Thankfully, subsidence can be dealt with through a procedure called ‘underpinning’ and a strengthening of the foundations.

This considerable structural work on your home can be very expensive, however, so it is almost always claimed on your home buildings insurance.

Damage to Boundaries

Home buildings insurance is also there to cover the outside part of your property (your boundary walls, fencing, landscaping etc.). It can cover you for outbuildings, such as a shed or greenhouse, or for features such as a swimming pool or pond.

Be aware that some policies will list the types of damage they cover – for example, not including storm damage or flood damage to fencing – ask to be sure you know exactly what is covered and what is excluded.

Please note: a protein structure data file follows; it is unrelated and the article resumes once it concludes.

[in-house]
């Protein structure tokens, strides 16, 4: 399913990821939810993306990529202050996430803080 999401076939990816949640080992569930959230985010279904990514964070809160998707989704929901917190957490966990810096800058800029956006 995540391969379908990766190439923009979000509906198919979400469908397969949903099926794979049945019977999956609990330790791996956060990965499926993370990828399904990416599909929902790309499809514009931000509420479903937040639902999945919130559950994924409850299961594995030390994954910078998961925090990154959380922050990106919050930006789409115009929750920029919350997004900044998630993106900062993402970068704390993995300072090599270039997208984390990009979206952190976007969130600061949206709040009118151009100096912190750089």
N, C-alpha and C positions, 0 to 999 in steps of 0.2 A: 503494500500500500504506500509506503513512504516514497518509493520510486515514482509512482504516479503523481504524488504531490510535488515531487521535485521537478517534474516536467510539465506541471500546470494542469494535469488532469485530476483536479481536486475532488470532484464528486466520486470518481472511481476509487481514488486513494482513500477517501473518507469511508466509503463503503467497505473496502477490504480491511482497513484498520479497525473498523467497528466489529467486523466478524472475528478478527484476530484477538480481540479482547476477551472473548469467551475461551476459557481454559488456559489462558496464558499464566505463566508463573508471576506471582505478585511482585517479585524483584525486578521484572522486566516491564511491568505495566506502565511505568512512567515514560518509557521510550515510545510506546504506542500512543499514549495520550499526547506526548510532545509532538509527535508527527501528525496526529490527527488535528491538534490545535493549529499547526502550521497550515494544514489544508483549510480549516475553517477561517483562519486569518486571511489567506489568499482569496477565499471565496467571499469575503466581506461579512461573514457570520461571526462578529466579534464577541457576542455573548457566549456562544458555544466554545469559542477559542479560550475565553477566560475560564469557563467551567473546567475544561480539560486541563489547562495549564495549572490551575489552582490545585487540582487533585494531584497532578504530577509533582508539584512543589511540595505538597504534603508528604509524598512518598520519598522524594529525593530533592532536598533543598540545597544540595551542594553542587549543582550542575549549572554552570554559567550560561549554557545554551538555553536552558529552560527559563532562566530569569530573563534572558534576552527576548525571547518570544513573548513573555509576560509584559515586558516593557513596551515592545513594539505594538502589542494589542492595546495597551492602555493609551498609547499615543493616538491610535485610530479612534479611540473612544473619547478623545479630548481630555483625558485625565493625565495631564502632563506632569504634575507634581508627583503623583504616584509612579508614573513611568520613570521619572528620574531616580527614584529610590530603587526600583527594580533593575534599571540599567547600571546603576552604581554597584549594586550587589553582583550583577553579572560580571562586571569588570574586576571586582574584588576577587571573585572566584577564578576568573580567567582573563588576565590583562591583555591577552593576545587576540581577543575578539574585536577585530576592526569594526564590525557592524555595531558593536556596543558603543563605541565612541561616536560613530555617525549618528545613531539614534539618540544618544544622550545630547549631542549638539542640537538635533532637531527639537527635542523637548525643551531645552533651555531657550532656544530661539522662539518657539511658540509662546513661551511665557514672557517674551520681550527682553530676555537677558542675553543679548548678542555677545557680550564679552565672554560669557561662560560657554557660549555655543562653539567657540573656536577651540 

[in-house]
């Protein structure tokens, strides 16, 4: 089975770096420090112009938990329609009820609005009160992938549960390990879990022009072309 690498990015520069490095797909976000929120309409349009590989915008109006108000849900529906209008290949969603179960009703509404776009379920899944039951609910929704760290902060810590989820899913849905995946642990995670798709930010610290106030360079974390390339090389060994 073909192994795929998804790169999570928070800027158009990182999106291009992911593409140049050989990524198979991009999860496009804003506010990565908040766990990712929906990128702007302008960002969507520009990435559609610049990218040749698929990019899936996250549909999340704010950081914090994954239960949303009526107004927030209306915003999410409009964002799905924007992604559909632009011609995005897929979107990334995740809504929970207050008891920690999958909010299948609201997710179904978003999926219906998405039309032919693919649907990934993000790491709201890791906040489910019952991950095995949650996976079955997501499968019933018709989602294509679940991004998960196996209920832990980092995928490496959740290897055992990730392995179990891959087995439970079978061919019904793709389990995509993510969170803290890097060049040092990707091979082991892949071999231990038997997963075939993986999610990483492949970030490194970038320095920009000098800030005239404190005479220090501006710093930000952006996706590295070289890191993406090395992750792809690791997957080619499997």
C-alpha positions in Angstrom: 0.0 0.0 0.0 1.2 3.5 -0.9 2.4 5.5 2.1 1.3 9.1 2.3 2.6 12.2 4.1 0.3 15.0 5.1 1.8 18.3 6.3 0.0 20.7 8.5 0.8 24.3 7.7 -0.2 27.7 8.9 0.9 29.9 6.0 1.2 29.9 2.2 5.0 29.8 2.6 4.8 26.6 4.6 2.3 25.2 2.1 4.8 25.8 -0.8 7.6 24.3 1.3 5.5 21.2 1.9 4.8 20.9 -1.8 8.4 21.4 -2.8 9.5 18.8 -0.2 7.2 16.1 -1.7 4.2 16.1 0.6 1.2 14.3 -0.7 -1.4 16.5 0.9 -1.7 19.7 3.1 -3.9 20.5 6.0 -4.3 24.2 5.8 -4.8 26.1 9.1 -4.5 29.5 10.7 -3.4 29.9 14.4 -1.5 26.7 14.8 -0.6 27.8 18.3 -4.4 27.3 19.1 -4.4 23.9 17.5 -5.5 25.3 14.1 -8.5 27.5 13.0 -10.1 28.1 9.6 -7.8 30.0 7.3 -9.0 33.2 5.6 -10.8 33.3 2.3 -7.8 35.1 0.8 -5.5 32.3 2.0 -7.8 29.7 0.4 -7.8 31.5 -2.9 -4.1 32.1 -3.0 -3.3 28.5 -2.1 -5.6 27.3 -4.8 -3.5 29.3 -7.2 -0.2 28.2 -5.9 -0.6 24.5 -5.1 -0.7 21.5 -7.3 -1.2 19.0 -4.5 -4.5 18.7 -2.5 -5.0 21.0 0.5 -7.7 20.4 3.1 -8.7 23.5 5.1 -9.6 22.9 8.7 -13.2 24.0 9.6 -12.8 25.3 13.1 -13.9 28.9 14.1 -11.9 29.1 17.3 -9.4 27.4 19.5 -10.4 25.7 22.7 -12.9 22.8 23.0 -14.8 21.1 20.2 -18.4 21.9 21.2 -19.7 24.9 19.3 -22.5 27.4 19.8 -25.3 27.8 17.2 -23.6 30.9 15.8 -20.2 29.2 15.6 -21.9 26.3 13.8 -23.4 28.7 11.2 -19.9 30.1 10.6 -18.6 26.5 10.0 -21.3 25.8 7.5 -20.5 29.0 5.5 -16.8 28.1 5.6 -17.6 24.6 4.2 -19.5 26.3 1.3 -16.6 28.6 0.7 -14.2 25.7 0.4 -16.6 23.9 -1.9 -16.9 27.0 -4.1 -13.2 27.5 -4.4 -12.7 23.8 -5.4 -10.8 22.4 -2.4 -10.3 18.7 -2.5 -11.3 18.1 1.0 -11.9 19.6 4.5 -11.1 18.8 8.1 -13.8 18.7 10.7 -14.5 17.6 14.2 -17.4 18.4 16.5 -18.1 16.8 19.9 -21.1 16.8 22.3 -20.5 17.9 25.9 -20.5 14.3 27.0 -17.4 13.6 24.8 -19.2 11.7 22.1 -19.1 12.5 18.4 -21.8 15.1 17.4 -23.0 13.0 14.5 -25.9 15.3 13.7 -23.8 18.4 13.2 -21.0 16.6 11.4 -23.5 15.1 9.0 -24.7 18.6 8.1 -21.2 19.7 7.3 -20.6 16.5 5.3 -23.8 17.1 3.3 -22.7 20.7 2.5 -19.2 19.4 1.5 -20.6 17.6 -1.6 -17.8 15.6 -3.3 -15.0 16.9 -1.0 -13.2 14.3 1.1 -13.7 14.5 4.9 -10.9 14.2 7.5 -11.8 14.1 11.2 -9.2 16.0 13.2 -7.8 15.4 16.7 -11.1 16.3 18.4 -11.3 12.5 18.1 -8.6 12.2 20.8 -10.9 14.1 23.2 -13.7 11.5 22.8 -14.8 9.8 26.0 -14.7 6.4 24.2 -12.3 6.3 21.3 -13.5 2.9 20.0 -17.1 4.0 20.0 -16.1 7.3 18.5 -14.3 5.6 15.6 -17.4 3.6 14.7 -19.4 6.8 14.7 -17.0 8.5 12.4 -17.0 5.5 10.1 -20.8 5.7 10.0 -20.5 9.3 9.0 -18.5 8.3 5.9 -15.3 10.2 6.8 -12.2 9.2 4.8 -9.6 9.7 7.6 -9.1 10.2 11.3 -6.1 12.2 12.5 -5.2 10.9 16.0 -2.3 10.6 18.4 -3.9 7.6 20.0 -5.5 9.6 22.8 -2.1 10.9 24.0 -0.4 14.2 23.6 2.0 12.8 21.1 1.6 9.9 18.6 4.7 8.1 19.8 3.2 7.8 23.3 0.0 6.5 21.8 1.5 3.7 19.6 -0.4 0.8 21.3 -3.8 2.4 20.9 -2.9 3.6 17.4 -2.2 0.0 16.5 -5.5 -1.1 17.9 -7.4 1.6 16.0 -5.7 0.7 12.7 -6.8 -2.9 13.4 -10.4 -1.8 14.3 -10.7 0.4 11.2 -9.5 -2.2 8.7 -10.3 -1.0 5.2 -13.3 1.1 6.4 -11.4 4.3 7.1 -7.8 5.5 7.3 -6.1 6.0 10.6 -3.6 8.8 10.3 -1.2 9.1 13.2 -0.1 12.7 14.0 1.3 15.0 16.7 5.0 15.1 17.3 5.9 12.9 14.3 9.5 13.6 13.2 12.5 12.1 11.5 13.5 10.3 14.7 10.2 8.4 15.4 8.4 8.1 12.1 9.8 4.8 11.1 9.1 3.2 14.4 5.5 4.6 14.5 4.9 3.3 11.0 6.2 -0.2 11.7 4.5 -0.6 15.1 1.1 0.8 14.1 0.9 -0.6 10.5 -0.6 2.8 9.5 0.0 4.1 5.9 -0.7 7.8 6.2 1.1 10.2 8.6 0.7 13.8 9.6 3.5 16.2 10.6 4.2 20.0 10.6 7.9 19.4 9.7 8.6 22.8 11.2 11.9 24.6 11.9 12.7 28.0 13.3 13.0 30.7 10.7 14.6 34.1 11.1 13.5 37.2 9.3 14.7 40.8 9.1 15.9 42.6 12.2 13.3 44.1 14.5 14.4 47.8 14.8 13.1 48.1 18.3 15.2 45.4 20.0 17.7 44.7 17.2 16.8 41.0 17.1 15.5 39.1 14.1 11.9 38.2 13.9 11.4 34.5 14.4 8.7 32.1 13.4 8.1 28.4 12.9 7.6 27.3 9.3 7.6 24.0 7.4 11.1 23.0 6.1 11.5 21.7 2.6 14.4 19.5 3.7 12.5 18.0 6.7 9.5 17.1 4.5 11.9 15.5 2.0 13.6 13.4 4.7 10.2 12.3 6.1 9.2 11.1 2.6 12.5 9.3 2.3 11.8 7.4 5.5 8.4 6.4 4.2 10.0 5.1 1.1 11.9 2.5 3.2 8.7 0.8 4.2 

As always, discuss these aspects of cover with an advisor before taking out a policy and make sure you get the level of cover that fits your requirements.

Damage to Supply

It is easy to overlook insurance cover for the pipes and cables which supply your home with water, gas and electricity. Equally, how much thought have you given to the pipes which take the sewerage away from your property?

While some basic cover is likely to be included in your buildings insurance, adding additional coverage, such as accidental damage (which may occur if you undertake a DIY project, for example) or wear and tear could save you a fortune in the future.


Should your windows or doors suffer damage, you may want to claim on your home buildings insurance. Check with an expert advisor before finalising your policy that the cover on your home’s glass and other fittings is as you expect.